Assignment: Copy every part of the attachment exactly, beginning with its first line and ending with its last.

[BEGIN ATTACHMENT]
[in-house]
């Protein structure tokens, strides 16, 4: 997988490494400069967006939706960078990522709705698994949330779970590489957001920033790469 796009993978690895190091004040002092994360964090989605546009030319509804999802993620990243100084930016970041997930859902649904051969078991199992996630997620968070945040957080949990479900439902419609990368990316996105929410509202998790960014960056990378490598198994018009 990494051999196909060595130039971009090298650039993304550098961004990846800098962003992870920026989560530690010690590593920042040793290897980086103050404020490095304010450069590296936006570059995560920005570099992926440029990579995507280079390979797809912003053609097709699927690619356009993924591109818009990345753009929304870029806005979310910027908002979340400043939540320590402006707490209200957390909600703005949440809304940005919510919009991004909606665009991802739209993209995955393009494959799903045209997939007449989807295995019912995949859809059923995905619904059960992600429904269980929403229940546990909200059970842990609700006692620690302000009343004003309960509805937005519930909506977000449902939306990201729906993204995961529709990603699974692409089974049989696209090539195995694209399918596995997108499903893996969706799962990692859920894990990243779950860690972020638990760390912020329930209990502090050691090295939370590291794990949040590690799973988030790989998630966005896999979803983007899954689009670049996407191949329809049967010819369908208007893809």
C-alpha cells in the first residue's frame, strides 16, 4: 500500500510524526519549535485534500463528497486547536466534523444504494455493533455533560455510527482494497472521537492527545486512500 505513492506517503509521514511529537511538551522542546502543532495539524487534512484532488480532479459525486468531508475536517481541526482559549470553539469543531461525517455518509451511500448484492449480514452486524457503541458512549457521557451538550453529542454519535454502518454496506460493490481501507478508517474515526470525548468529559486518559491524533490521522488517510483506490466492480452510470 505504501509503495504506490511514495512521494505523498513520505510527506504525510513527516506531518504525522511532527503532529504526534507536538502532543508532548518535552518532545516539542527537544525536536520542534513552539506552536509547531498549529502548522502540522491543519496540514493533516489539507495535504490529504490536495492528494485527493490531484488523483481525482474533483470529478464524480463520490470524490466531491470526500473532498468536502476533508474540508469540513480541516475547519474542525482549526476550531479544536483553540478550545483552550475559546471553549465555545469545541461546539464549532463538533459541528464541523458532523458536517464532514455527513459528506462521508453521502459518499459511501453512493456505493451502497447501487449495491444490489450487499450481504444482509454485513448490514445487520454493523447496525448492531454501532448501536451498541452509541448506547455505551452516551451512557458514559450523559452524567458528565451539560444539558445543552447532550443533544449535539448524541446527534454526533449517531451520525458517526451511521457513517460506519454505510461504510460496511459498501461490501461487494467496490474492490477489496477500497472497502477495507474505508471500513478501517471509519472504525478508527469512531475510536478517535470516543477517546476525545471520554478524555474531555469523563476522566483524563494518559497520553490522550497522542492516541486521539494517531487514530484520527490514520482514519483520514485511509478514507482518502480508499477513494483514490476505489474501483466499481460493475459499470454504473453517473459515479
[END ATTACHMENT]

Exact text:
[in-house]
């Protein structure tokens, strides 16, 4: 997988490494400069967006939706960078990522709705698994949330779970590489957001920033790469 796009993978690895190091004040002092994360964090989605546009030319509804999802993620990243100084930016970041997930859902649904051969078991199992996630997620968070945040957080949990479900439902419609990368990316996105929410509202998790960014960056990378490598198994018009 990494051999196909060595130039971009090298650039993304550098961004990846800098962003992870920026989560530690010690590593920042040793290897980086103050404020490095304010450069590296936006570059995560920005570099992926440029990579995507280079390979797809912003053609097709699927690619356009993924591109818009990345753009929304870029806005979310910027908002979340400043939540320590402006707490209200957390909600703005949440809304940005919510919009991004909606665009991802739209993209995955393009494959799903045209997939007449989807295995019912995949859809059923995905619904059960992600429904269980929403229940546990909200059970842990609700006692620690302000009343004003309960509805937005519930909506977000449902939306990201729906993204995961529709990603699974692409089974049989696209090539195995694209399918596995997108499903893996969706799962990692859920894990990243779950860690972020638990760390912020329930209990502090050691090295939370590291794990949040590690799973988030790989998630966005896999979803983007899954689009670049996407191949329809049967010819369908208007893809």
C-alpha cells in the first residue's frame, strides 16, 4: 500500500510524526519549535485534500463528497486547536466534523444504494455493533455533560455510527482494497472521537492527545486512500 505513492506517503509521514511529537511538551522542546502543532495539524487534512484532488480532479459525486468531508475536517481541526482559549470553539469543531461525517455518509451511500448484492449480514452486524457503541458512549457521557451538550453529542454519535454502518454496506460493490481501507478508517474515526470525548468529559486518559491524533490521522488517510483506490466492480452510470 505504501509503495504506490511514495512521494505523498513520505510527506504525510513527516506531518504525522511532527503532529504526534507536538502532543508532548518535552518532545516539542527537544525536536520542534513552539506552536509547531498549529502548522502540522491543519496540514493533516489539507495535504490529504490536495492528494485527493490531484488523483481525482474533483470529478464524480463520490470524490466531491470526500473532498468536502476533508474540508469540513480541516475547519474542525482549526476550531479544536483553540478550545483552550475559546471553549465555545469545541461546539464549532463538533459541528464541523458532523458536517464532514455527513459528506462521508453521502459518499459511501453512493456505493451502497447501487449495491444490489450487499450481504444482509454485513448490514445487520454493523447496525448492531454501532448501536451498541452509541448506547455505551452516551451512557458514559450523559452524567458528565451539560444539558445543552447532550443533544449535539448524541446527534454526533449517531451520525458517526451511521457513517460506519454505510461504510460496511459498501461490501461487494467496490474492490477489496477500497472497502477495507474505508471500513478501517471509519472504525478508527469512531475510536478517535470516543477517546476525545471520554478524555474531555469523563476522566483524563494518559497520553490522550497522542492516541486521539494517531487514530484520527490514520482514519483520514485511509478514507482518502480508499477513494483514490476505489474501483466499481460493475459499470454504473453517473459515479